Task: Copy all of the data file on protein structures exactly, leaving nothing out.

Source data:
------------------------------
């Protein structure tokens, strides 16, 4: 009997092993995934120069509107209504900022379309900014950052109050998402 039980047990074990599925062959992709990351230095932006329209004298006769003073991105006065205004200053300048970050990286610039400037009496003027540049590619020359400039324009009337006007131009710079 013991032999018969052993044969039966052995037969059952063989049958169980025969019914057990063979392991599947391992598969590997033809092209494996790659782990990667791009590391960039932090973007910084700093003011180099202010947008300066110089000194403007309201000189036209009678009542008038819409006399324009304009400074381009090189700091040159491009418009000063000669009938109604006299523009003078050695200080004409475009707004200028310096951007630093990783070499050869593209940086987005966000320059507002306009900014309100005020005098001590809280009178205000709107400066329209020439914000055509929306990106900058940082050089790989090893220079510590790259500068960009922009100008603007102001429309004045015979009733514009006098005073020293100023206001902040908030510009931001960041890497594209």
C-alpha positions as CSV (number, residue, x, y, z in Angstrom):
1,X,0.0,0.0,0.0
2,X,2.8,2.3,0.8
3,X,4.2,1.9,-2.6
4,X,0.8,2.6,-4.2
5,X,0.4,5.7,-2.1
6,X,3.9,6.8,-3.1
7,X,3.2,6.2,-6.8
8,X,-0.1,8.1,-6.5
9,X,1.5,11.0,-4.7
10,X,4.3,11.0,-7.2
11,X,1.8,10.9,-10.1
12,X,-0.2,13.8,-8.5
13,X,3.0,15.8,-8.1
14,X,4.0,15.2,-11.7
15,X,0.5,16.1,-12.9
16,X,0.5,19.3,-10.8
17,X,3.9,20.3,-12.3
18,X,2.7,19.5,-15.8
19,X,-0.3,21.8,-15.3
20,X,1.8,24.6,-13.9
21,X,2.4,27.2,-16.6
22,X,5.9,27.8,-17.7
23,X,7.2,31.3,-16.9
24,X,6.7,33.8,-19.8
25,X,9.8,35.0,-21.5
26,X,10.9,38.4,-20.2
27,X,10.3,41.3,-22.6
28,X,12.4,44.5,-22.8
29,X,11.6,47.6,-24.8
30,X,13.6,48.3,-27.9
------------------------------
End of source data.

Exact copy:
């Protein structure tokens, strides 16, 4: 009997092993995934120069509107209504900022379309900014950052109050998402 039980047990074990599925062959992709990351230095932006329209004298006769003073991105006065205004200053300048970050990286610039400037009496003027540049590619020359400039324009009337006007131009710079 013991032999018969052993044969039966052995037969059952063989049958169980025969019914057990063979392991599947391992598969590997033809092209494996790659782990990667791009590391960039932090973007910084700093003011180099202010947008300066110089000194403007309201000189036209009678009542008038819409006399324009304009400074381009090189700091040159491009418009000063000669009938109604006299523009003078050695200080004409475009707004200028310096951007630093990783070499050869593209940086987005966000320059507002306009900014309100005020005098001590809280009178205000709107400066329209020439914000055509929306990106900058940082050089790989090893220079510590790259500068960009922009100008603007102001429309004045015979009733514009006098005073020293100023206001902040908030510009931001960041890497594209």
C-alpha positions as CSV (number, residue, x, y, z in Angstrom):
1,X,0.0,0.0,0.0
2,X,2.8,2.3,0.8
3,X,4.2,1.9,-2.6
4,X,0.8,2.6,-4.2
5,X,0.4,5.7,-2.1
6,X,3.9,6.8,-3.1
7,X,3.2,6.2,-6.8
8,X,-0.1,8.1,-6.5
9,X,1.5,11.0,-4.7
10,X,4.3,11.0,-7.2
11,X,1.8,10.9,-10.1
12,X,-0.2,13.8,-8.5
13,X,3.0,15.8,-8.1
14,X,4.0,15.2,-11.7
15,X,0.5,16.1,-12.9
16,X,0.5,19.3,-10.8
17,X,3.9,20.3,-12.3
18,X,2.7,19.5,-15.8
19,X,-0.3,21.8,-15.3
20,X,1.8,24.6,-13.9
21,X,2.4,27.2,-16.6
22,X,5.9,27.8,-17.7
23,X,7.2,31.3,-16.9
24,X,6.7,33.8,-19.8
25,X,9.8,35.0,-21.5
26,X,10.9,38.4,-20.2
27,X,10.3,41.3,-22.6
28,X,12.4,44.5,-22.8
29,X,11.6,47.6,-24.8
30,X,13.6,48.3,-27.9